Where Ideas Come From: The Hamsa [part I to post]

Roots grow deep.  I was raised a Catholic.  My father’s best friend, Louie Green was a Jew, and I remember attending the Seder Supper at Louie’s home during Passover when I was a young boy.  Because of Louie Green and several boyhood friends including Bobby Sandler and Marty Shindler, things Jewish were not foreign to me, rather, I was greatly interested in them, primarily from a biblical perspective.  I began reading Leon Uris novels [Exodus, Mila 18, etc.] as a teenager, and one rainy afternoon, I discovered Dr. Viktor Frankl’s volume Man’s Search for Meaning.  Dr. Frankl’s book inspired a life-long interest in Jewish things that evolved into an intense awareness of the Holocaust.

Hamsa
The Last Jew in Vinnitsa

In 1976, I  penned — and I mean literally wrote with a pen on paper — my first novel manuscript and titled it The Messiah.  It was set in a concentration camp.  The handwritten manuscript remains unpublished and in a closet.  Thirty years later in the mid-oo’s, I came upon a picture titled “The Last Jew in Vinnitsa.”  I will never forget that photograph.  Stories exploded from the image louder than the impending blast from the soldier’s gun.  I had recently completed The Olympian: A Tale of Ancient Hellas, and I was preparing to write my second novel, this one about human dignity.  I believe the depth of human dignity was tested no more strenuously than it was for the Jews in WWII.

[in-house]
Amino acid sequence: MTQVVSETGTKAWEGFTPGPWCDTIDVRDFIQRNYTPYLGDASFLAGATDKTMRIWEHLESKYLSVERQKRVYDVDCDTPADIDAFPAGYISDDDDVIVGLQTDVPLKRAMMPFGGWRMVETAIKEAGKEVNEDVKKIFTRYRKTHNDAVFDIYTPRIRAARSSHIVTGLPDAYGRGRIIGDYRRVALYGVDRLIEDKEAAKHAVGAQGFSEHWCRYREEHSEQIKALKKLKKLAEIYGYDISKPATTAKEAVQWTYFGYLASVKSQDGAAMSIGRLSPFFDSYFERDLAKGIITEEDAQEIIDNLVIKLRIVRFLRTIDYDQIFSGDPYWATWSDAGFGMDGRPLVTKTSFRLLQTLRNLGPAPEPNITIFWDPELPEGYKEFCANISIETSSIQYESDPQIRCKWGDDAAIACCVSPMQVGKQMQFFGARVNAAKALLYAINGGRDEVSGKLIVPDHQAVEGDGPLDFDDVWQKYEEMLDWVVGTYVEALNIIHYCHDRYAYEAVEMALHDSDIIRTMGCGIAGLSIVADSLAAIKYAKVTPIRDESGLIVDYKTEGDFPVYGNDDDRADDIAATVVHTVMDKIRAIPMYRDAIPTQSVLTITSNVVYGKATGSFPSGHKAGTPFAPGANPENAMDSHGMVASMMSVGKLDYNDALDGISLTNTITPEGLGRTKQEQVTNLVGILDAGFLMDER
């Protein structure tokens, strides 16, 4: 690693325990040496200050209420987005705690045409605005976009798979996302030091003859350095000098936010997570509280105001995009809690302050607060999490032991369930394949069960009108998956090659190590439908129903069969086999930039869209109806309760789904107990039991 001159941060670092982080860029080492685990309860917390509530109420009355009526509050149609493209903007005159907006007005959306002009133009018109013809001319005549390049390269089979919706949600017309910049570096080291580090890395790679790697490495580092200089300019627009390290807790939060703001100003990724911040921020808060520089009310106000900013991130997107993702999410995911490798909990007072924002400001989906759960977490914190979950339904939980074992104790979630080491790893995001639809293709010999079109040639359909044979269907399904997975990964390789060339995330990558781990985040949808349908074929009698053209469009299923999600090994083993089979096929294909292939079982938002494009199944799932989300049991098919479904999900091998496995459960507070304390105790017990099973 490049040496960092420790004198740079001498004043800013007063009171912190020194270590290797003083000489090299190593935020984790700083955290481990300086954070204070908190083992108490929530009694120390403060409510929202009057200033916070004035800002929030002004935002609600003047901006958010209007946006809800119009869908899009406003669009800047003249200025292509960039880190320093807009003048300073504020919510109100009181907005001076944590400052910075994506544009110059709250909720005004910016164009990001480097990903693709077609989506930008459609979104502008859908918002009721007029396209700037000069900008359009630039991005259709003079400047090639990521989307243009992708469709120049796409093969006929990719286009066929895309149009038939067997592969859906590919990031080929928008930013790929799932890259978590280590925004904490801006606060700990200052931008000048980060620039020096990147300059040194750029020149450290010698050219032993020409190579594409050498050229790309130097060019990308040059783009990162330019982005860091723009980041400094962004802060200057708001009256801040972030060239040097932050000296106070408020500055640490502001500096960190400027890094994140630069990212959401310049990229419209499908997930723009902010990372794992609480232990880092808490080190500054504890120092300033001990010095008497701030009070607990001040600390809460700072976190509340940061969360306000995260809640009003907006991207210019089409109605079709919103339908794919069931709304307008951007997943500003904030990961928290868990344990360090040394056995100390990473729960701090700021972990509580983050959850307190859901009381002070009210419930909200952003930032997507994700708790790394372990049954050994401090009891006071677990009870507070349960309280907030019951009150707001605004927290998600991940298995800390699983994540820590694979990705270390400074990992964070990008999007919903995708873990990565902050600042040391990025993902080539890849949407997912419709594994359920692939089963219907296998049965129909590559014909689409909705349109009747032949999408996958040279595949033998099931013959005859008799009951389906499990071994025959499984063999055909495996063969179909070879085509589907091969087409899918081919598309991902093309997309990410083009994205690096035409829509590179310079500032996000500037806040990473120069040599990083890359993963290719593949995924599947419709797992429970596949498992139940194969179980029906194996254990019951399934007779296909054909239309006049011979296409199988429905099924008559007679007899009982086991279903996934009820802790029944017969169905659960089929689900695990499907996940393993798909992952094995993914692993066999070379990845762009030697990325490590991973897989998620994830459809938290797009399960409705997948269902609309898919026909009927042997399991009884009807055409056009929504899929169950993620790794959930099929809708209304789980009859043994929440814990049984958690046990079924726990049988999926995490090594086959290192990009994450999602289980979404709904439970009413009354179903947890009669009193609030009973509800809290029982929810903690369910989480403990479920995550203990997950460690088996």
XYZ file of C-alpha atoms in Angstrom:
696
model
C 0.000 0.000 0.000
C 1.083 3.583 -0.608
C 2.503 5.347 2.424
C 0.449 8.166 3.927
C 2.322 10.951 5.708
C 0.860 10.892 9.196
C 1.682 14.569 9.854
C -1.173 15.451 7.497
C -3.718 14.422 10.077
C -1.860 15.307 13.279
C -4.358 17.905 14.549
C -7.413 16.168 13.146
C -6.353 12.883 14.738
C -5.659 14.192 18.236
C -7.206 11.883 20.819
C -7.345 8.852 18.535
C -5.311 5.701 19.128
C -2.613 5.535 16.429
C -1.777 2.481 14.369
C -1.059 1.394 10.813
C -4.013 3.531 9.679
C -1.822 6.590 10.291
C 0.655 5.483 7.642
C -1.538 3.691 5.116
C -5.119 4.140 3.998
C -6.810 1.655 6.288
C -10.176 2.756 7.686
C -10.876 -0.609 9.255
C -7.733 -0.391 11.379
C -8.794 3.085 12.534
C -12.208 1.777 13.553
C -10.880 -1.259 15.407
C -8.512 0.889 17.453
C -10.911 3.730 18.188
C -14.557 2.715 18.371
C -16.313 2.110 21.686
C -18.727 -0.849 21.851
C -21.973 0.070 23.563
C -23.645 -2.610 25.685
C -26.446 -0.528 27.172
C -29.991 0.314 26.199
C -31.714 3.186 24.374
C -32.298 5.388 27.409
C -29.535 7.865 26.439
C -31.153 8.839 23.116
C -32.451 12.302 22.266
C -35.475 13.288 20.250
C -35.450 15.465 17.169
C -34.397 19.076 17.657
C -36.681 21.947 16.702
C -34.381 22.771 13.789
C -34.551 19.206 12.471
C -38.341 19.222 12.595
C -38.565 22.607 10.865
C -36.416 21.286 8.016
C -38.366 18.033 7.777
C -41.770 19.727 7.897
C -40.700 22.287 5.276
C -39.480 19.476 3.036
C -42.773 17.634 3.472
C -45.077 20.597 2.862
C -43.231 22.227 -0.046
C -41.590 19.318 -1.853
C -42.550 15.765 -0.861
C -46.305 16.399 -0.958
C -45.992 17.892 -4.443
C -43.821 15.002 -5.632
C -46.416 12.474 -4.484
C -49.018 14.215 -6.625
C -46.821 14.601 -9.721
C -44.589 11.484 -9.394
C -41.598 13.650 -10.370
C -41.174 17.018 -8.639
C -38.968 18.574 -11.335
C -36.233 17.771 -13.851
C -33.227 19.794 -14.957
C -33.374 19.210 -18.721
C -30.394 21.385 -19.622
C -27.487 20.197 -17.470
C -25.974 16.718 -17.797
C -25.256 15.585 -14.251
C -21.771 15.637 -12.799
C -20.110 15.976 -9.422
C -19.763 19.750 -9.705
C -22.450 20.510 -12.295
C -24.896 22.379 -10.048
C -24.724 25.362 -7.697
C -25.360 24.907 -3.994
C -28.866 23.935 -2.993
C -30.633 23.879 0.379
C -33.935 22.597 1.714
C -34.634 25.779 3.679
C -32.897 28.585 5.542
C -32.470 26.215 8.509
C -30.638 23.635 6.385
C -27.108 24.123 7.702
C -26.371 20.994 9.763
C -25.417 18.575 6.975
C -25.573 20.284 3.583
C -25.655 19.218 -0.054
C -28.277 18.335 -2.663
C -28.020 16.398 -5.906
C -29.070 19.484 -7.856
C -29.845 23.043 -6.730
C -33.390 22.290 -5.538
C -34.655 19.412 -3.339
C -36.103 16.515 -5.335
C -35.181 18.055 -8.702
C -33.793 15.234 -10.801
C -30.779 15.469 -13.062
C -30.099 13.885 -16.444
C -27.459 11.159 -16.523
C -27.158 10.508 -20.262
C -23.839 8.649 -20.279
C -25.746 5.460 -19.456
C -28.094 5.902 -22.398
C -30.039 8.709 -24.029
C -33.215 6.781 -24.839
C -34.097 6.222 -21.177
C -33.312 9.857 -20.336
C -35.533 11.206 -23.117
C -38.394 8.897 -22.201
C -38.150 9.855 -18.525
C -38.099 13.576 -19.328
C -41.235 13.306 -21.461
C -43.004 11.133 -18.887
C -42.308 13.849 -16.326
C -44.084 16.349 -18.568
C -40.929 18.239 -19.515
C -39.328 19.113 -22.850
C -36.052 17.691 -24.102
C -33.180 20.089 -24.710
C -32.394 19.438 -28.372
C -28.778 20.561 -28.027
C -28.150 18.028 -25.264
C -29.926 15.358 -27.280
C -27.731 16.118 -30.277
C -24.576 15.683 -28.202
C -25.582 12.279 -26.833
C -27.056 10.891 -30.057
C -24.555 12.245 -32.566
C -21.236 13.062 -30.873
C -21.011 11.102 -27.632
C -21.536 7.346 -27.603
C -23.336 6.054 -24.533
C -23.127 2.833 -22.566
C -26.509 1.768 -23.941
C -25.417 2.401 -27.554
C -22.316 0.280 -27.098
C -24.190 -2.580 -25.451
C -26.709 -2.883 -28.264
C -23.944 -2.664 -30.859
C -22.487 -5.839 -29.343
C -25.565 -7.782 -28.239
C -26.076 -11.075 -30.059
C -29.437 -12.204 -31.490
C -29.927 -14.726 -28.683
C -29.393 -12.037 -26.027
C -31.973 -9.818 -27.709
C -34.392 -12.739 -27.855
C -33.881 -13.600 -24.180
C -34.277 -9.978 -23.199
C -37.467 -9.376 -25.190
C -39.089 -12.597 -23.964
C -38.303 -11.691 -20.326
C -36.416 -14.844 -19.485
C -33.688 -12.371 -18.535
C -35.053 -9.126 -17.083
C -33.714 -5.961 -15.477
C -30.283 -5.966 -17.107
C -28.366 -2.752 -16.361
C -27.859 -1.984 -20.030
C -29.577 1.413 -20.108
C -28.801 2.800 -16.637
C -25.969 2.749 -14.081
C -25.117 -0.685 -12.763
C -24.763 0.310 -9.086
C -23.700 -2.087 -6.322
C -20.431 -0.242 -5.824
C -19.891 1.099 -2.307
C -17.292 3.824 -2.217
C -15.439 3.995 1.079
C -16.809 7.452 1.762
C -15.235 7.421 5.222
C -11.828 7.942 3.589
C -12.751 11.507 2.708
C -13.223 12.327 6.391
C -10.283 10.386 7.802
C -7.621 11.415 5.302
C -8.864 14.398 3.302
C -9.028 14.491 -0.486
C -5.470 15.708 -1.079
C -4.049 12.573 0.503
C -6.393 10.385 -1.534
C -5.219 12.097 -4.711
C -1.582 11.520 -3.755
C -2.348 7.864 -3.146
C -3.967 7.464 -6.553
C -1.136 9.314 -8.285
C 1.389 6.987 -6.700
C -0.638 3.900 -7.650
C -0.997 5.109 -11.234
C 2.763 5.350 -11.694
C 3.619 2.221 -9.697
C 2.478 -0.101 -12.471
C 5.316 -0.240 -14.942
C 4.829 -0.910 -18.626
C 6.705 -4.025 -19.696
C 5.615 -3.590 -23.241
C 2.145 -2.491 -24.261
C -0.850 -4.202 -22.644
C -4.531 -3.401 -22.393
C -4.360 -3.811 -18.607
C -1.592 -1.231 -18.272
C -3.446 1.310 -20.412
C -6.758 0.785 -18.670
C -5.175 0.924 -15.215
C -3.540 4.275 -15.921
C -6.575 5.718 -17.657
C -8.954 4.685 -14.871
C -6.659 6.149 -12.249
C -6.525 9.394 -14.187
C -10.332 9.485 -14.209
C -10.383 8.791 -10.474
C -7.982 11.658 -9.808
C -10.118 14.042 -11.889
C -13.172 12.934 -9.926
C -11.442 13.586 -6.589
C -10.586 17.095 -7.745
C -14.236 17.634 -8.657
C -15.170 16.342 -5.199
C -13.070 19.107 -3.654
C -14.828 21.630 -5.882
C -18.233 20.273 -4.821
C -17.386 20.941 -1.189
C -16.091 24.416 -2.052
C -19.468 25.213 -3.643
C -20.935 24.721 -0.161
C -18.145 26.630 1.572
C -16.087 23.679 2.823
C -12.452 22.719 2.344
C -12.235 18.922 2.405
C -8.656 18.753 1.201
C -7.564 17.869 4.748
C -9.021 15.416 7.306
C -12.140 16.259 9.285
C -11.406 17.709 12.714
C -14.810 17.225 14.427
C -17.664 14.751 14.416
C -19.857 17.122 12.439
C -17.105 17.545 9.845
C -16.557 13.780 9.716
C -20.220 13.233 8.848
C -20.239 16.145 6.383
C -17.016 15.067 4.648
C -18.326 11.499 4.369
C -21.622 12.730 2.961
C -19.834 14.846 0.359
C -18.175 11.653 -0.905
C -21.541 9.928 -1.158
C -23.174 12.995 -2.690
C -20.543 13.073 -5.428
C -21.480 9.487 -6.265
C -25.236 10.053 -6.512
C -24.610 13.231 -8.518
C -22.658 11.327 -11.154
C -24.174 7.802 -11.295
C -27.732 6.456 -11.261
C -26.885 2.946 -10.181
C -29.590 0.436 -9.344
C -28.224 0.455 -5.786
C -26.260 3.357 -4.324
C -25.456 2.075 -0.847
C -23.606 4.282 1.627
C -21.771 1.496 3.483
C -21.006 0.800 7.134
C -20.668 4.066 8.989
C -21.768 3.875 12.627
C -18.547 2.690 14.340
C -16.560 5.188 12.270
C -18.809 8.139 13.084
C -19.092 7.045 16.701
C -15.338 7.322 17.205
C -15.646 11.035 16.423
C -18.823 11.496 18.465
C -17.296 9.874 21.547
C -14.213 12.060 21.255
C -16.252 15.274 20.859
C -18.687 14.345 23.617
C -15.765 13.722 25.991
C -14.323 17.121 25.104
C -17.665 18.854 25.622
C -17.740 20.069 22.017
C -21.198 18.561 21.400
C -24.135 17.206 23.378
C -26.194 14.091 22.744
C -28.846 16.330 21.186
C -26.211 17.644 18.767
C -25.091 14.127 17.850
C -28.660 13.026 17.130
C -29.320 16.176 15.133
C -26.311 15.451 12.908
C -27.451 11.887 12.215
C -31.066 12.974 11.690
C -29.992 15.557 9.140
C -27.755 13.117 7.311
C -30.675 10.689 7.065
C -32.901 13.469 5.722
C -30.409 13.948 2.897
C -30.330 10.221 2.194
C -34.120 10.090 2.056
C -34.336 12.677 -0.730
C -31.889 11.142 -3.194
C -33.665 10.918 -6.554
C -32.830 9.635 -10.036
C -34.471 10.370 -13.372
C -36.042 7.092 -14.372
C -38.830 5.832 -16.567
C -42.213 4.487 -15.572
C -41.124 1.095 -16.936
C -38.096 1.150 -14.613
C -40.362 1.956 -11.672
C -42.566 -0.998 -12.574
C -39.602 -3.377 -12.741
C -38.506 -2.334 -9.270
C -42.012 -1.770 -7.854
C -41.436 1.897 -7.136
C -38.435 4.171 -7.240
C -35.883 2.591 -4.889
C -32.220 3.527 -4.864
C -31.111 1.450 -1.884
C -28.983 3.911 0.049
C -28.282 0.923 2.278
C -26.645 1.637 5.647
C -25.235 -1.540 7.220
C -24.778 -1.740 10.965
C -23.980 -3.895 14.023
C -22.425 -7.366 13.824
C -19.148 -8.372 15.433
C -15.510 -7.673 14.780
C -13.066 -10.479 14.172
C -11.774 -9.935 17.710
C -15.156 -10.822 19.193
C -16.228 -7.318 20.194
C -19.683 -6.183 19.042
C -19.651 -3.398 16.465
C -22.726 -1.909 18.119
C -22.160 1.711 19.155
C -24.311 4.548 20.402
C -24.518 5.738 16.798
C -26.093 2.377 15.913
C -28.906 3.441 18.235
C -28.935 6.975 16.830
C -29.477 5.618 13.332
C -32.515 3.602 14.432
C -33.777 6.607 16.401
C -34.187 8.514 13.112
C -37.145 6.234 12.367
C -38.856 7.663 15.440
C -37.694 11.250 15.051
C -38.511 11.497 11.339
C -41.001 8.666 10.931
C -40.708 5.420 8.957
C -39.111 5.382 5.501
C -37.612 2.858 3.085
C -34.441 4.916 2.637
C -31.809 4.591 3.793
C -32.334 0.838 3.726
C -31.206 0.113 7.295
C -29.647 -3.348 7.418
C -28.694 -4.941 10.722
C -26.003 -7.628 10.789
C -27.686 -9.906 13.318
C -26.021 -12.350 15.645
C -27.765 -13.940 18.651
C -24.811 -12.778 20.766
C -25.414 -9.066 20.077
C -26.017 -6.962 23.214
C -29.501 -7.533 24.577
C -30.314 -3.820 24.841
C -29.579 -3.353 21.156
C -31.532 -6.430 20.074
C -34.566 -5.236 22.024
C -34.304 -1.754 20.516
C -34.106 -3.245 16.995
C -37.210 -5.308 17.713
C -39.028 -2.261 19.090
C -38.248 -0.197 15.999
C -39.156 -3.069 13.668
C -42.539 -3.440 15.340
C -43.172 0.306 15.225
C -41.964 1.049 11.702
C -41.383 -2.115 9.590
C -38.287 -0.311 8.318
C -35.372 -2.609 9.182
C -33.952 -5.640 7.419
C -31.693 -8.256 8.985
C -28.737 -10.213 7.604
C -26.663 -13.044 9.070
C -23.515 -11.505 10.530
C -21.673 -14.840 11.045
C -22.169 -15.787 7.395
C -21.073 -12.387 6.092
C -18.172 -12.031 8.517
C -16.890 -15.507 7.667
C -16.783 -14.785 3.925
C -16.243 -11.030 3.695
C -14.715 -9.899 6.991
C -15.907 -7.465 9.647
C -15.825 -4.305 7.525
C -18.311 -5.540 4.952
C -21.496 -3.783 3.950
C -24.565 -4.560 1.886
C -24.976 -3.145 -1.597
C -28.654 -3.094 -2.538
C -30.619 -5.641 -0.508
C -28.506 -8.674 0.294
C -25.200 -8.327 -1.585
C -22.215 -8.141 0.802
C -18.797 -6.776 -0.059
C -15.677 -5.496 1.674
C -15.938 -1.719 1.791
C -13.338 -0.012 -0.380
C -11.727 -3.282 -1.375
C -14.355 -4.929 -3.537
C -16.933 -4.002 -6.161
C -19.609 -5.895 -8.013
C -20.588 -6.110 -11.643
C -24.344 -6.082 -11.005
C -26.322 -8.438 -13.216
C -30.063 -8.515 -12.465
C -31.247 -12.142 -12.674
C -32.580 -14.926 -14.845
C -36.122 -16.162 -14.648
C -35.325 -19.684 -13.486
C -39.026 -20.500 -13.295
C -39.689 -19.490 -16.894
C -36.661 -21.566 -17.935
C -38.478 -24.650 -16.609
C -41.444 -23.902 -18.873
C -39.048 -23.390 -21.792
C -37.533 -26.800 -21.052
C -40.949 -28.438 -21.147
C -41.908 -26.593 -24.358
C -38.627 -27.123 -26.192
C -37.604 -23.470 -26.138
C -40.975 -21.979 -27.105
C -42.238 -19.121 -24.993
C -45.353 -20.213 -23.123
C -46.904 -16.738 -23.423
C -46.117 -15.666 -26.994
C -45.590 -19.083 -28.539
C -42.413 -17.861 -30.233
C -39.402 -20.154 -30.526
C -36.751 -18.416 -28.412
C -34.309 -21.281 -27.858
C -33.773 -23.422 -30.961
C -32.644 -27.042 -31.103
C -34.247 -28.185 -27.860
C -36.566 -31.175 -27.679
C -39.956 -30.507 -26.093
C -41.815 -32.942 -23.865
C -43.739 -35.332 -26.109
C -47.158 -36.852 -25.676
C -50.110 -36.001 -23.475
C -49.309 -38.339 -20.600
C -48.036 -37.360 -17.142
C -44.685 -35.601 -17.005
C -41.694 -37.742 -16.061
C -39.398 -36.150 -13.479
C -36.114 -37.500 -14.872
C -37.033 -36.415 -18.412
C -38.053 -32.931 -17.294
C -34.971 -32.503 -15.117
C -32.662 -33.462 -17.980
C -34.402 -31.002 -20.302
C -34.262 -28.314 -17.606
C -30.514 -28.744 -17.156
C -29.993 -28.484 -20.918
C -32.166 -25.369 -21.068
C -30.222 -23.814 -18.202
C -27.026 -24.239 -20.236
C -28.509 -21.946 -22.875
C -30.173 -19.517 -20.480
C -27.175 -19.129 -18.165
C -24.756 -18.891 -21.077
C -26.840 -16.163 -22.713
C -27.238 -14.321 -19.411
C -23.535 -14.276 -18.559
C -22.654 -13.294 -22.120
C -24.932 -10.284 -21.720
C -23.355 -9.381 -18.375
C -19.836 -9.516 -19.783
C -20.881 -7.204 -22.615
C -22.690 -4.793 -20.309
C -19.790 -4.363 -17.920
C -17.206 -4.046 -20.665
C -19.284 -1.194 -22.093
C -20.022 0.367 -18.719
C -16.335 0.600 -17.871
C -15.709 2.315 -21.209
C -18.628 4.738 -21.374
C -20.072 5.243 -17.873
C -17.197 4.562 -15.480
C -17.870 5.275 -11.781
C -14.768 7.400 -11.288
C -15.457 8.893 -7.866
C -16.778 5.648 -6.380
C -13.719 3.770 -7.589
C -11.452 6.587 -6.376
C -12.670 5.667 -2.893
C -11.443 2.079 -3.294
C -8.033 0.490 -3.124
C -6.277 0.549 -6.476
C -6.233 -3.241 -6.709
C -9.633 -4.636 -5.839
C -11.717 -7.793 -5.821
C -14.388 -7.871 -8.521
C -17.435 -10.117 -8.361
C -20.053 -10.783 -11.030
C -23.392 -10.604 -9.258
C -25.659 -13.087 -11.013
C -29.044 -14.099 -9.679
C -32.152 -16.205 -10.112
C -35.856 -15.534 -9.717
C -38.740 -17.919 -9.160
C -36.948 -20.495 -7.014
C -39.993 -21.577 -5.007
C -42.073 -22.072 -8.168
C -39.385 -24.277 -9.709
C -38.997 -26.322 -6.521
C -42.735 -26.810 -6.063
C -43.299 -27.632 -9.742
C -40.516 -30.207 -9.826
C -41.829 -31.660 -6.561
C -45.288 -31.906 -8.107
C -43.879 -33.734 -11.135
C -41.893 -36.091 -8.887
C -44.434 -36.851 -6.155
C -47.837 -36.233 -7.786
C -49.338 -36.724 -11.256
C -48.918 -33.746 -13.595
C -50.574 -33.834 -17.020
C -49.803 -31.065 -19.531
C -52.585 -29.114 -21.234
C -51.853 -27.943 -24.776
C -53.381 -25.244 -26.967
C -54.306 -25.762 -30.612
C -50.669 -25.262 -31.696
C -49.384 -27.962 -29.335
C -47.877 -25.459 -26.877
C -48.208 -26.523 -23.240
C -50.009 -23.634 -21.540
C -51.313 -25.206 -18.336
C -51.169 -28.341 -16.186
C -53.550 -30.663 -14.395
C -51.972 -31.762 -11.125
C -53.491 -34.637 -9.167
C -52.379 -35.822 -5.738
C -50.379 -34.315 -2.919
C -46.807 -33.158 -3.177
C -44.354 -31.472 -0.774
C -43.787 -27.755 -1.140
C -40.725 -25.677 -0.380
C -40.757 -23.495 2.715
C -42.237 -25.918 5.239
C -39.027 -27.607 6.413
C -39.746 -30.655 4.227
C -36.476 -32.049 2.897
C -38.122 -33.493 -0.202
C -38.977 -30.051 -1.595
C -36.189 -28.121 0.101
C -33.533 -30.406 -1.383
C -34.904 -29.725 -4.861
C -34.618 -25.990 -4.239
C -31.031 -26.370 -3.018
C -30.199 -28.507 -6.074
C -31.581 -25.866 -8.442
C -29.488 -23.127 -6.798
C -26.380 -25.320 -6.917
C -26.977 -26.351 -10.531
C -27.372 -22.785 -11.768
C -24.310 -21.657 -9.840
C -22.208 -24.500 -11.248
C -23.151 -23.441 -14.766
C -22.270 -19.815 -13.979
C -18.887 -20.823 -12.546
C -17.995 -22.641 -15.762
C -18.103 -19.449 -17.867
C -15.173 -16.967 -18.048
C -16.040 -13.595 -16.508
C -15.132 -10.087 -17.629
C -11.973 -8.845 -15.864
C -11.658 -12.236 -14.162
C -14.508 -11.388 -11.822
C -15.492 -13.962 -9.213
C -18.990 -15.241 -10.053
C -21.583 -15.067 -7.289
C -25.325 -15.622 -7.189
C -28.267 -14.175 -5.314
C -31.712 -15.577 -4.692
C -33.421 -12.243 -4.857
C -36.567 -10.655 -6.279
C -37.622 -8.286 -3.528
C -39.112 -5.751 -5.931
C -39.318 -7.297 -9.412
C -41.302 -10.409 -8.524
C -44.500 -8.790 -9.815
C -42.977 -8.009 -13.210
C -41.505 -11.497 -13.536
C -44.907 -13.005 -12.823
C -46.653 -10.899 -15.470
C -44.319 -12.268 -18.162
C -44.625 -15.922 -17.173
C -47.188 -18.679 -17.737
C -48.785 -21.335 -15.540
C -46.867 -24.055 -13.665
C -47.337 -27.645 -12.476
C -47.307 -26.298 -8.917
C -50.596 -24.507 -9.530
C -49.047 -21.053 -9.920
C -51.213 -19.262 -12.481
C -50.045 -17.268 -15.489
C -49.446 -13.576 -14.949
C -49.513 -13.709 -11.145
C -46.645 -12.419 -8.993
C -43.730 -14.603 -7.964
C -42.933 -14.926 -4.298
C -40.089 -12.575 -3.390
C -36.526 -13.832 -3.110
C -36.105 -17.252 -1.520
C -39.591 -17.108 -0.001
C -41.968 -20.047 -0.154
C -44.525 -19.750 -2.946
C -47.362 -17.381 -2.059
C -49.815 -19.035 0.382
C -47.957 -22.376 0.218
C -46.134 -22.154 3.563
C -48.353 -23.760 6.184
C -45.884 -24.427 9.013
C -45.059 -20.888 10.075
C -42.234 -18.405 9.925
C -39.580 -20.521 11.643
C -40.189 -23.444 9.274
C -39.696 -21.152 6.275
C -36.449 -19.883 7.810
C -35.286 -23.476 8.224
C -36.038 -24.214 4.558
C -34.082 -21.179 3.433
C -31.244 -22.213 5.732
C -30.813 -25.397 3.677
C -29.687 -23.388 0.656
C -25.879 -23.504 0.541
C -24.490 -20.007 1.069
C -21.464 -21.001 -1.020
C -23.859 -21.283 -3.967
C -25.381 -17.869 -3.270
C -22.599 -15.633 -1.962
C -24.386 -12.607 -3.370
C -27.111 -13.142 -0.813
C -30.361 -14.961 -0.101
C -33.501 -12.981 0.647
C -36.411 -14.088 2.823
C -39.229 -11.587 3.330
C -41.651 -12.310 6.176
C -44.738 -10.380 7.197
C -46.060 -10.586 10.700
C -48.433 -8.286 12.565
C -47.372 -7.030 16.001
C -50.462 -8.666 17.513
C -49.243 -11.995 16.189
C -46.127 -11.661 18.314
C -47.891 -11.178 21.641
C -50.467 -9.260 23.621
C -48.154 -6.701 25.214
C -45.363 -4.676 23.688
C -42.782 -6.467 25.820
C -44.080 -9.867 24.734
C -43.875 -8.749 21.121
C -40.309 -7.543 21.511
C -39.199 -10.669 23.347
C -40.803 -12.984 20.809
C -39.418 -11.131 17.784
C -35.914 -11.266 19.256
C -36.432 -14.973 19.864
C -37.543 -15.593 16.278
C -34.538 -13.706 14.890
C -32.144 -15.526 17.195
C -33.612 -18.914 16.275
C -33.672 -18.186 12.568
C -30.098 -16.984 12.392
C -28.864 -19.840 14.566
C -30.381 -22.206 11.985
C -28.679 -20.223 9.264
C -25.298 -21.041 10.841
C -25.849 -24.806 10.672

Several months later, I learned of the Polish patriot Witold Pilecki, who reportedly volunteered to be captured by the Nazis and incarcerated in Auschwitz.  I was able to locate a copy of the report Pilecki wrote after he escaped after surviving nearly three years in the death camp.  I enjoy research, particularly historical research, and I pursued name after name as I delved deeper and deeper into Pilecki’s report.  One name led me to Polish Olympic skier Bronislaw Czech, the 349th prisoner to enter Auschwitz.  Czech and Pilecki

The Hamsa
Olympic skier Bronislaw Czech

were in Auschwitz at the same time.  The more I read about Bronislaw Czech, the more convinced I was that I found the protagonist for my next manuscript.  My working title was Into the Heart of Darkness, and I would use Czech’s story to tell a tale of human dignity.

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